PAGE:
Reed was addressing a Direct Marketing Association (DMA) event on how to “dissolve the deficit” between digital practitioners and mainstream campaigner, in order for their wider organisations to benefit from both their skillets.
For this to happen, digital marketers need to first of all drop esoteric language which often alienates colleagues and can hinder their own objectives, according to Reed.
Arguably, he summed it up best when told delegates: “Big data is just data… we [the technology people] take care of the ‘big’ part and campaigners can then go and use this intelligently.”
In that respect, I cannot agree more but I’d argue that more must be done if marketers want to make the most of digital media and truly fulfil the potential posed by these disruptive technologies.
To demonstrate just how wide the gap is between digital practitioners and the marketing ‘mainstream’, a recent Nielsen study showed how online accounted for just 1.9 per cent of total ad spend in 2012.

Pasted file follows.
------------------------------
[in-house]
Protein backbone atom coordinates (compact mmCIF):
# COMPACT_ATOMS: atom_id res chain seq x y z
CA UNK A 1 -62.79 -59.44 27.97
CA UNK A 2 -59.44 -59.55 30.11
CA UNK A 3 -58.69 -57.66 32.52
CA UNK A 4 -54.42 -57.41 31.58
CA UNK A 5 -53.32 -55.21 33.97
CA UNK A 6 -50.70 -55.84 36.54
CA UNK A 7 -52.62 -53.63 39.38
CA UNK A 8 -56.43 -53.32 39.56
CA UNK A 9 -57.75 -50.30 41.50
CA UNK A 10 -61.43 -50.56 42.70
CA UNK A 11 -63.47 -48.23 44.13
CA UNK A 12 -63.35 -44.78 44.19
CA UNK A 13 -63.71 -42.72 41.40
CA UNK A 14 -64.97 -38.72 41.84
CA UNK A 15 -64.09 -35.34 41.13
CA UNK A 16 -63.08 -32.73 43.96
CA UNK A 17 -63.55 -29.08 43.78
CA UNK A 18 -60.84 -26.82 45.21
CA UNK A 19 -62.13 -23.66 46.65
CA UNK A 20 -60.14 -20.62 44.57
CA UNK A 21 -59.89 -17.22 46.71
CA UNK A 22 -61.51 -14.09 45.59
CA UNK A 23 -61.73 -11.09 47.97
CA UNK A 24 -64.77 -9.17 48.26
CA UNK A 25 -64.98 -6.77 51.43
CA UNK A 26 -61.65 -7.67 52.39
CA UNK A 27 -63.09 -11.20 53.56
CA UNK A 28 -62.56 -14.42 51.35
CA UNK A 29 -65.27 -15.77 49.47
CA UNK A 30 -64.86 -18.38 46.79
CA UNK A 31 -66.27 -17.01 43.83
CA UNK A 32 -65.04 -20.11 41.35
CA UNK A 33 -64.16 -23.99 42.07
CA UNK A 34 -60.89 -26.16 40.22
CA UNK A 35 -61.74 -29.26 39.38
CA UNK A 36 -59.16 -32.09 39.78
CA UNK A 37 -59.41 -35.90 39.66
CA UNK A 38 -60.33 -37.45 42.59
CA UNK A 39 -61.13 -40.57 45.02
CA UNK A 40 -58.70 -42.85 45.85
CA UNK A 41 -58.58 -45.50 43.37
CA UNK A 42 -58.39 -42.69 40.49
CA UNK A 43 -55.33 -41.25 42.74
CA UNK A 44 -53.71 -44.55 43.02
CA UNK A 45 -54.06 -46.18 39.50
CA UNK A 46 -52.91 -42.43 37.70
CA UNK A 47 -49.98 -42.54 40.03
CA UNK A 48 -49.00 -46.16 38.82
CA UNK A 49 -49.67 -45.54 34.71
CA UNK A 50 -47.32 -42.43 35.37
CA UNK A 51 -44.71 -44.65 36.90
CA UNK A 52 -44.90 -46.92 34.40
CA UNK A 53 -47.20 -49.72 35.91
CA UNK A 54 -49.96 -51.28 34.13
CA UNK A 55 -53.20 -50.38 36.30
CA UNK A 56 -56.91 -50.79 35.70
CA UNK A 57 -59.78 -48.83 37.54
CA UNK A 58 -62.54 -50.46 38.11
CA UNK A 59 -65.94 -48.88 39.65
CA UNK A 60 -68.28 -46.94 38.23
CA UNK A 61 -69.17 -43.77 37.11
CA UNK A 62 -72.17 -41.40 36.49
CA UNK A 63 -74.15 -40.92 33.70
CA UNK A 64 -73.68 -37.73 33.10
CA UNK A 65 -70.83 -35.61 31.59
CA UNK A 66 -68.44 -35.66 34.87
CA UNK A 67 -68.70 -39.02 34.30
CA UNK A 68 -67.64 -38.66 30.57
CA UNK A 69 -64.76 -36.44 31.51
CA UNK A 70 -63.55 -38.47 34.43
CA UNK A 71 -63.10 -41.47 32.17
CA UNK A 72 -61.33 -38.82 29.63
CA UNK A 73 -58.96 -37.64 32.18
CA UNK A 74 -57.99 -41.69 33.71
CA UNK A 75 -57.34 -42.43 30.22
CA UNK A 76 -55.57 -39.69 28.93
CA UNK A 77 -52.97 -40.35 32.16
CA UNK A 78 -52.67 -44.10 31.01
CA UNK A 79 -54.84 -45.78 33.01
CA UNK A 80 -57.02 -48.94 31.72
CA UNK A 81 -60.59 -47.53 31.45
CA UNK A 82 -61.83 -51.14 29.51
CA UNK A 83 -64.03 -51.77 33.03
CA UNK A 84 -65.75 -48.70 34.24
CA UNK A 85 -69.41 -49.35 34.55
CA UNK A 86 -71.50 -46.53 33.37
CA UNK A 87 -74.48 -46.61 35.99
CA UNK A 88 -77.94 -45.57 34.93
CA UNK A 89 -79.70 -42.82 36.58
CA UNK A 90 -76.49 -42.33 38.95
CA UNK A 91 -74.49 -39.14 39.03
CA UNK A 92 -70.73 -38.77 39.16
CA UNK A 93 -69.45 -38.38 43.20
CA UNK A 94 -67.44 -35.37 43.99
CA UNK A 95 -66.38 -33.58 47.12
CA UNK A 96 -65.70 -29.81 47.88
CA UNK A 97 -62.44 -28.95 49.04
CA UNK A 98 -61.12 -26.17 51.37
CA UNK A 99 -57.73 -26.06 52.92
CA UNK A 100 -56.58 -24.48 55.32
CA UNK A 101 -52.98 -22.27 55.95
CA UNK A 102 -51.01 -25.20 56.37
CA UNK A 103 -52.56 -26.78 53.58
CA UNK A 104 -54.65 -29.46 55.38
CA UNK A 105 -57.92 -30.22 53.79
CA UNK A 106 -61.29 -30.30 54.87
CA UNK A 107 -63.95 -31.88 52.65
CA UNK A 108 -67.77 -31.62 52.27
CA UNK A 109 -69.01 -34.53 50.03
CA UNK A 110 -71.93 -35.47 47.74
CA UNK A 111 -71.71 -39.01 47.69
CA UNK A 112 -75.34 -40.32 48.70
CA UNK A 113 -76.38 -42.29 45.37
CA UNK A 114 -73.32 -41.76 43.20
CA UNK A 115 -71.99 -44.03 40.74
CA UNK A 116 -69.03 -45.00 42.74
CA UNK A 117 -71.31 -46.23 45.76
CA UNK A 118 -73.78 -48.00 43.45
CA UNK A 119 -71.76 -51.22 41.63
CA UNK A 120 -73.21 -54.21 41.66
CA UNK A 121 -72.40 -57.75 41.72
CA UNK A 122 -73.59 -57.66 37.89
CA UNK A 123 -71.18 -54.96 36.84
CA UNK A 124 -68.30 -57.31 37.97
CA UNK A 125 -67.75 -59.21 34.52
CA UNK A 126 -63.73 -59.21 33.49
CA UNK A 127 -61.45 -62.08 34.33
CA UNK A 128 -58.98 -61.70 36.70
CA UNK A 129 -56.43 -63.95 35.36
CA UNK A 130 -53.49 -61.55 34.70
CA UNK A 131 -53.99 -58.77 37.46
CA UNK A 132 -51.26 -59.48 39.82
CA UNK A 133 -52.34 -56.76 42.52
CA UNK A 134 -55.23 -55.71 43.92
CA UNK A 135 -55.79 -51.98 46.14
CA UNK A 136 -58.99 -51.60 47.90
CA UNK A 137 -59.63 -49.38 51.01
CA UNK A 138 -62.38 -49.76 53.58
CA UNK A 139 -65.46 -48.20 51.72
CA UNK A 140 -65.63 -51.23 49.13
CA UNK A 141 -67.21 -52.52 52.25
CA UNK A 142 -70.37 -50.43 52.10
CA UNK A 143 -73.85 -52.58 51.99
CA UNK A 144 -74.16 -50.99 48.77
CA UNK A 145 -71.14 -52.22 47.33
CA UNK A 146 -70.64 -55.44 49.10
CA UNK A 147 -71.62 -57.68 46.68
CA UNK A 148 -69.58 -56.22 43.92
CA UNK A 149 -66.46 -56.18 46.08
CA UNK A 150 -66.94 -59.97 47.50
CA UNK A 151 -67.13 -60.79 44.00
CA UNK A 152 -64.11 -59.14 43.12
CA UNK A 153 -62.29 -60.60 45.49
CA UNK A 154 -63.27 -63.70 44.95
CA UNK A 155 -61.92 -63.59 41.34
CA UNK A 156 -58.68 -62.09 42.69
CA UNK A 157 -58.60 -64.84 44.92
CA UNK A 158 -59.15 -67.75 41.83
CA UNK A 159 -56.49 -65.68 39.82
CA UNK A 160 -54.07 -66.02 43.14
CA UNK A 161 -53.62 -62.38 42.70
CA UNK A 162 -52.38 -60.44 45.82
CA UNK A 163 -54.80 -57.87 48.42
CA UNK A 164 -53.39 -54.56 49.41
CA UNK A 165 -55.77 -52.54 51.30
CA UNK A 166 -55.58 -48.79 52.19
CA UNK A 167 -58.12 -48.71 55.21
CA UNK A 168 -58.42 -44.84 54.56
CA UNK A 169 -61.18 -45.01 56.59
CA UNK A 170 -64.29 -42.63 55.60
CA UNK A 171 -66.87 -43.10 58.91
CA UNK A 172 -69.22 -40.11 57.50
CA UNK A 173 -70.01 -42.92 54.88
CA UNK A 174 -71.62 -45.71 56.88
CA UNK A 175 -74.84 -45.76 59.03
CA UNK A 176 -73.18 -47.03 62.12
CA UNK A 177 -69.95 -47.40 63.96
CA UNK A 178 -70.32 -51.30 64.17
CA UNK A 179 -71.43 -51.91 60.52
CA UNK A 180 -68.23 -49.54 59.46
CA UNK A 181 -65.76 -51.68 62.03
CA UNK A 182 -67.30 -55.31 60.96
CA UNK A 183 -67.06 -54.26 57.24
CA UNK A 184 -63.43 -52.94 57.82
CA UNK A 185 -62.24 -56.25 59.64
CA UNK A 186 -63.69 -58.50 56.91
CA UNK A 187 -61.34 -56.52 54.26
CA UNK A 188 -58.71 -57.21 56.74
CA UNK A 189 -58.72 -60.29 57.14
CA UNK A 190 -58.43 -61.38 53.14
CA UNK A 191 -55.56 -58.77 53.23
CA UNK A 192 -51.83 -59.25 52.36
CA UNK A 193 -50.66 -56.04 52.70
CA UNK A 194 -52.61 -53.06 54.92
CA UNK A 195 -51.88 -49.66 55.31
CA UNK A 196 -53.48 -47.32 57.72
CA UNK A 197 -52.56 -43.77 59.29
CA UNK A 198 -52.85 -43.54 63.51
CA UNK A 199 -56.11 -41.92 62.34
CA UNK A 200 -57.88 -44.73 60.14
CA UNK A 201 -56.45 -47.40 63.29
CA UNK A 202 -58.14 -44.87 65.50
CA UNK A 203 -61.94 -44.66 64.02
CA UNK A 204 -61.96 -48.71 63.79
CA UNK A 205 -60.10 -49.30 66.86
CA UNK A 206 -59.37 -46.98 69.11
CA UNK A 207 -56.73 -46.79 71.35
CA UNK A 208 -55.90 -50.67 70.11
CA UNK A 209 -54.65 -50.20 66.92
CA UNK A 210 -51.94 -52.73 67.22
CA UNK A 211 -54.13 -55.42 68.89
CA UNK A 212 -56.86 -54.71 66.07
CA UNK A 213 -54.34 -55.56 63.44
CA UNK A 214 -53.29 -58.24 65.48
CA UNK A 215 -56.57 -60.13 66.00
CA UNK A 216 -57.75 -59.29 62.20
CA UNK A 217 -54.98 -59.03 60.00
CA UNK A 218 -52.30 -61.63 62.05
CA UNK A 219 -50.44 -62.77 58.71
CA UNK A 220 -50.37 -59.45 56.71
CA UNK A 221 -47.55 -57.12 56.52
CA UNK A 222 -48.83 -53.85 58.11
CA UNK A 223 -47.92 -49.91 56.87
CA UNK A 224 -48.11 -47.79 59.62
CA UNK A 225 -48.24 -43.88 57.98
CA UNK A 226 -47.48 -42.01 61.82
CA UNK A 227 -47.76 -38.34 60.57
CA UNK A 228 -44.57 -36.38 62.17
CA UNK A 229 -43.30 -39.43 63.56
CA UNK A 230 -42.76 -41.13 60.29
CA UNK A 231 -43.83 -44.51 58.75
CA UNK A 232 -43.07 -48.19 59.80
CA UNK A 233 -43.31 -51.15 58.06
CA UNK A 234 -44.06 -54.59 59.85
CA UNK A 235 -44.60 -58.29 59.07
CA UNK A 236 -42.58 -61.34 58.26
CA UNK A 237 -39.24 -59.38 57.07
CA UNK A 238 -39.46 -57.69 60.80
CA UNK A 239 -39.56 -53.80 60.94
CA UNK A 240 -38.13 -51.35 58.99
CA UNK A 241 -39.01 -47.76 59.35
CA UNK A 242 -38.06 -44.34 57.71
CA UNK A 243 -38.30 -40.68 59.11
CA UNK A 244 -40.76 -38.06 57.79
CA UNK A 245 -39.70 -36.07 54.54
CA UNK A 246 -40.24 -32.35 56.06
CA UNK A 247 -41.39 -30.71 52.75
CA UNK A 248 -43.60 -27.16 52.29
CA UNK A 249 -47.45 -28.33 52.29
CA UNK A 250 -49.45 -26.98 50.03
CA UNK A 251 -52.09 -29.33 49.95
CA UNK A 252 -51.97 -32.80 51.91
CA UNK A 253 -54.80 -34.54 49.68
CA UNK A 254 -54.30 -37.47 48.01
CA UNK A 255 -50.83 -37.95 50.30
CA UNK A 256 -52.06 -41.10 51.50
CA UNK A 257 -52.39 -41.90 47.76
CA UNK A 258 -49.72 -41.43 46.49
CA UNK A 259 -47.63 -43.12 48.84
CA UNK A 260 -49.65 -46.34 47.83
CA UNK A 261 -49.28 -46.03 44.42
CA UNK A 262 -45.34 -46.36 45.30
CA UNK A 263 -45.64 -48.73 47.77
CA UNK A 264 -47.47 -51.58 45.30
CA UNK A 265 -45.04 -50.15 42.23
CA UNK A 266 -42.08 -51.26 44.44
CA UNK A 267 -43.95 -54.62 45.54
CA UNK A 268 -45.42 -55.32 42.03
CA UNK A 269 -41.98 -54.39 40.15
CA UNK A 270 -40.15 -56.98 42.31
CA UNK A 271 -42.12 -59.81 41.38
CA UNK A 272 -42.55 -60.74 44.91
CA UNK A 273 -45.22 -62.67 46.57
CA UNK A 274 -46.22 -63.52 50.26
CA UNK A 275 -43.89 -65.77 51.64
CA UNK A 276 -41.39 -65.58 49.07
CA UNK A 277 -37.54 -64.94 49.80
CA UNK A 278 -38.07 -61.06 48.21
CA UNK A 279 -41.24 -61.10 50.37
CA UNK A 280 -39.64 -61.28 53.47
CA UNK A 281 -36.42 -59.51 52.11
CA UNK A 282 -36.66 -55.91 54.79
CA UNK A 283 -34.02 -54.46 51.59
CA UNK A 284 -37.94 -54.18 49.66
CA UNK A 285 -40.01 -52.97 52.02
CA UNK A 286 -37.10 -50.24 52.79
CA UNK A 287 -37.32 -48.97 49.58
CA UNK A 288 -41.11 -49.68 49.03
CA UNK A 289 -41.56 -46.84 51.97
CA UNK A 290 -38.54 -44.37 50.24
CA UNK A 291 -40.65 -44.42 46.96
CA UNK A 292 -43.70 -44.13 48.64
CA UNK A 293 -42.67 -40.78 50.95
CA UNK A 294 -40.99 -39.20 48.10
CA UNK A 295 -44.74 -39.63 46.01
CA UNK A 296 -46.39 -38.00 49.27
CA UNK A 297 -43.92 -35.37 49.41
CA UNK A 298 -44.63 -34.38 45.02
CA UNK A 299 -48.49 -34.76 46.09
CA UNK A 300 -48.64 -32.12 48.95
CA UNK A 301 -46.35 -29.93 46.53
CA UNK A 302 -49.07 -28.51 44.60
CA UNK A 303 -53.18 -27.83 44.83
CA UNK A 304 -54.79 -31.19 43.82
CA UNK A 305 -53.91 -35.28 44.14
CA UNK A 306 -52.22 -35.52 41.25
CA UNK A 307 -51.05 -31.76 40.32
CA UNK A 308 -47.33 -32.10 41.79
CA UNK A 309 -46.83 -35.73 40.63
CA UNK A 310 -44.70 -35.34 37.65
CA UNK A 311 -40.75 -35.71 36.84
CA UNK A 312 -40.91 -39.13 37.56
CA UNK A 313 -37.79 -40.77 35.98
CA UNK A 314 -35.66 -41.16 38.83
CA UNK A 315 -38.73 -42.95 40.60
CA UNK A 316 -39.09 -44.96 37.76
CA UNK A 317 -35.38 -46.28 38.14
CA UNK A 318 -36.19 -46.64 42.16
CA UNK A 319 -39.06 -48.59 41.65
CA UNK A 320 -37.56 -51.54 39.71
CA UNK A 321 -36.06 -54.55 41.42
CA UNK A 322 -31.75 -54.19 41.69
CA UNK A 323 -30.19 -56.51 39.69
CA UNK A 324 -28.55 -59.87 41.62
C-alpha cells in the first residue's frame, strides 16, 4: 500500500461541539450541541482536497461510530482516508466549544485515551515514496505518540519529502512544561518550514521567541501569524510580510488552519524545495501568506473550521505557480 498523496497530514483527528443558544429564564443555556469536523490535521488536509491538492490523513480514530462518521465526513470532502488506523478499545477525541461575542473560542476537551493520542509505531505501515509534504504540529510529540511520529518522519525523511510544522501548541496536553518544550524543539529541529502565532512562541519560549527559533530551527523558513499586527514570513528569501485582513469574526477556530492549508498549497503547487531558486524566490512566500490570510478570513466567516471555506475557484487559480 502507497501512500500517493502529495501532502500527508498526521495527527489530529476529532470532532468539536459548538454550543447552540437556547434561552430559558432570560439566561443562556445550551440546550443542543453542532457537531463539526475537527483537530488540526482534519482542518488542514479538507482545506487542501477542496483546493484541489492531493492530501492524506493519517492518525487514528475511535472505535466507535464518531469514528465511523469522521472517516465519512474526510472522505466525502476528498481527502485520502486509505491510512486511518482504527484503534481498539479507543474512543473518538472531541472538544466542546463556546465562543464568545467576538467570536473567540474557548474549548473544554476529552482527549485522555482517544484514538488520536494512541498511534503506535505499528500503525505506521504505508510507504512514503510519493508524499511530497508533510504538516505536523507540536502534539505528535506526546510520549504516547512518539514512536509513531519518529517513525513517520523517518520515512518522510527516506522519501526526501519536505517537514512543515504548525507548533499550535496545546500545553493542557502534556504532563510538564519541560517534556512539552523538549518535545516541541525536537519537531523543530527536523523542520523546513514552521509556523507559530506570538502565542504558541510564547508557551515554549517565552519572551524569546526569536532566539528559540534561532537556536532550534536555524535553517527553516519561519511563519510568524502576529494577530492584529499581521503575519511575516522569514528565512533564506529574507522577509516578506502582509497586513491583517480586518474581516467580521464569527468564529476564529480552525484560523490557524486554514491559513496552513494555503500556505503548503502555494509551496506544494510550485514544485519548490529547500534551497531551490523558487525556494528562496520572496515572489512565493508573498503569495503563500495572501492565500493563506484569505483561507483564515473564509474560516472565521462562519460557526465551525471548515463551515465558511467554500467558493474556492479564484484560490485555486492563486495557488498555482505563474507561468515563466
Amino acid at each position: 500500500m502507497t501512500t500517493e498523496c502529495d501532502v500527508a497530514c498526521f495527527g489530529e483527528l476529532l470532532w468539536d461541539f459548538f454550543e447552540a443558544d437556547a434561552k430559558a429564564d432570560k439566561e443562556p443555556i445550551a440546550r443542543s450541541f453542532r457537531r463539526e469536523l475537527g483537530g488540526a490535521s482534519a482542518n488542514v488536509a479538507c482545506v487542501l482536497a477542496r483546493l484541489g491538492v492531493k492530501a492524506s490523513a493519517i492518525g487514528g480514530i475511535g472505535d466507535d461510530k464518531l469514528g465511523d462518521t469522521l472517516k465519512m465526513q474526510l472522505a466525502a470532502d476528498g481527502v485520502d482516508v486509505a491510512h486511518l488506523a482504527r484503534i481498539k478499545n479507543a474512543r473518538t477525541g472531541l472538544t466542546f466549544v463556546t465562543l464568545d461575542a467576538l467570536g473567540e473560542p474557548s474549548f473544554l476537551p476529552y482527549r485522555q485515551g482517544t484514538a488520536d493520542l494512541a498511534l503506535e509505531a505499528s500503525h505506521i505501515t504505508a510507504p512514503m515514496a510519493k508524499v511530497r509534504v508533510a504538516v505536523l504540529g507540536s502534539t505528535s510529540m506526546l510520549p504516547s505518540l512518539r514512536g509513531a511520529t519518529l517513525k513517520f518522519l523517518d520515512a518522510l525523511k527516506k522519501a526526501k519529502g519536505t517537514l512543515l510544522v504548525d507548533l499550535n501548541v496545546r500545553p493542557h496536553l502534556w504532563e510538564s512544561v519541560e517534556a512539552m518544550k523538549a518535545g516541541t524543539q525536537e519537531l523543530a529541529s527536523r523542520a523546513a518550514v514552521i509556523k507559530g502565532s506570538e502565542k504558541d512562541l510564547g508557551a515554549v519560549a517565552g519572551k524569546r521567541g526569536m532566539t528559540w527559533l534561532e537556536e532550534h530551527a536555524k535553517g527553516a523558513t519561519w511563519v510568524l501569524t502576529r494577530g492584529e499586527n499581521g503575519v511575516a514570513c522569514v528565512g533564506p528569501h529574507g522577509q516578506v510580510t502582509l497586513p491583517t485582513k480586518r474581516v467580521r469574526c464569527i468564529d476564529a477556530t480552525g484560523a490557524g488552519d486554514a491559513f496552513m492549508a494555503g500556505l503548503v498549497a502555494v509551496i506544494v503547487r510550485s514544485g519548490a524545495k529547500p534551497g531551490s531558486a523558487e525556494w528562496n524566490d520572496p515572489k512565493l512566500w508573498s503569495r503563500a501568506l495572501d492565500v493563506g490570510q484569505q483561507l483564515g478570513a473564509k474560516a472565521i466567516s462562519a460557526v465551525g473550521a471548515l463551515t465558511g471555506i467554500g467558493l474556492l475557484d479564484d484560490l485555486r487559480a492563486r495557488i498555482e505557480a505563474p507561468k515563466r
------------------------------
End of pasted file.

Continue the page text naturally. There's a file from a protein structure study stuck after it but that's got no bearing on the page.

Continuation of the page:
As a digital marketing correspondent myself, these figures came as a sober reminder over just how far organisations have to come before calling themselves truly digital outfits.
To my point of marketers paying more than just lip service to ‘digital’, another speaker at the DMA conference was WPP’s CTO Steve Plimsoll who told attendees they have to fundamentally alter their structure legitimately proclaims themselves fit for the digital era.
Companies need to build themselves horizontally similar to start-up outfits, and away from their hierarchical legacies, in order to effectively share information and better channel their collective talents, he told attendees.
Arguably, Plimsoll’s point is a more fundamental milestone to reach than dropping esoteric language (which can always be learned by the ‘luddites’).
As wIthout this fundamental mind-shift talk of mobile- and digital-first is mere rhetoric.